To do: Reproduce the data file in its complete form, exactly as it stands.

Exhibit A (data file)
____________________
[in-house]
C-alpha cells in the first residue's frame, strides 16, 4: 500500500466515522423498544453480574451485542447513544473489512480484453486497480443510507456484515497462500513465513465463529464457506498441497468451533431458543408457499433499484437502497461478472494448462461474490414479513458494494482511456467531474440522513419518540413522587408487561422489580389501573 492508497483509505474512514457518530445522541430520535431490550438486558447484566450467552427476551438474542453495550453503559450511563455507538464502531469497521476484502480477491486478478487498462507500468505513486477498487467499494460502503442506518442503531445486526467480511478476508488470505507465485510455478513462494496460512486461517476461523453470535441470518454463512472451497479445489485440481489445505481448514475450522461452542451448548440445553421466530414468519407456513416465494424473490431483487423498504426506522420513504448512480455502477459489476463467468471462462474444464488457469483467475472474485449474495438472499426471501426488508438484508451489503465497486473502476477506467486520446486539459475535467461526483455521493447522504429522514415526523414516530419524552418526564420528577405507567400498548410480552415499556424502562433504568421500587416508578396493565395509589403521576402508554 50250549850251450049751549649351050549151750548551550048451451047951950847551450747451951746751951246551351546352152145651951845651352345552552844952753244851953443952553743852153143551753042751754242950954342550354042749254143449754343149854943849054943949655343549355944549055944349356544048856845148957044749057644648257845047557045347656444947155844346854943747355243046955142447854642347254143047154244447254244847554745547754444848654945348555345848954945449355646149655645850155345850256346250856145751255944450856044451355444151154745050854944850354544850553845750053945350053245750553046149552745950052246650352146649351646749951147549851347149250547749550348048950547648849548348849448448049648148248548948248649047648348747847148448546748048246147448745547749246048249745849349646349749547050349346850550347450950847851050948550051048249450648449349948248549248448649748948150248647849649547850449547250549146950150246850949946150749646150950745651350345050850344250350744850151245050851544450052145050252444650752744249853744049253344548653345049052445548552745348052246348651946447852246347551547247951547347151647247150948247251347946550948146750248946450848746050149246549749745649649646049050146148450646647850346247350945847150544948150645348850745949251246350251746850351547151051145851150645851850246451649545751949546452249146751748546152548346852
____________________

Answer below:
[in-house]
C-alpha cells in the first residue's frame, strides 16, 4: 500500500466515522423498544453480574451485542447513544473489512480484453486497480443510507456484515497462500513465513465463529464457506498441497468451533431458543408457499433499484437502497461478472494448462461474490414479513458494494482511456467531474440522513419518540413522587408487561422489580389501573 492508497483509505474512514457518530445522541430520535431490550438486558447484566450467552427476551438474542453495550453503559450511563455507538464502531469497521476484502480477491486478478487498462507500468505513486477498487467499494460502503442506518442503531445486526467480511478476508488470505507465485510455478513462494496460512486461517476461523453470535441470518454463512472451497479445489485440481489445505481448514475450522461452542451448548440445553421466530414468519407456513416465494424473490431483487423498504426506522420513504448512480455502477459489476463467468471462462474444464488457469483467475472474485449474495438472499426471501426488508438484508451489503465497486473502476477506467486520446486539459475535467461526483455521493447522504429522514415526523414516530419524552418526564420528577405507567400498548410480552415499556424502562433504568421500587416508578396493565395509589403521576402508554 50250549850251450049751549649351050549151750548551550048451451047951950847551450747451951746751951246551351546352152145651951845651352345552552844952753244851953443952553743852153143551753042751754242950954342550354042749254143449754343149854943849054943949655343549355944549055944349356544048856845148957044749057644648257845047557045347656444947155844346854943747355243046955142447854642347254143047154244447254244847554745547754444848654945348555345848954945449355646149655645850155345850256346250856145751255944450856044451355444151154745050854944850354544850553845750053945350053245750553046149552745950052246650352146649351646749951147549851347149250547749550348048950547648849548348849448448049648148248548948248649047648348747847148448546748048246147448745547749246048249745849349646349749547050349346850550347450950847851050948550051048249450648449349948248549248448649748948150248647849649547850449547250549146950150246850949946150749646150950745651350345050850344250350744850151245050851544450052145050252444650752744249853744049253344548653345049052445548552745348052246348651946447852246347551547247951547347151647247150948247251347946550948146750248946450848746050149246549749745649649646049050146148450646647850346247350945847150544948150645348850745949251246350251746850351547151051145851150645851850246451649545751949546452249146751748546152548346852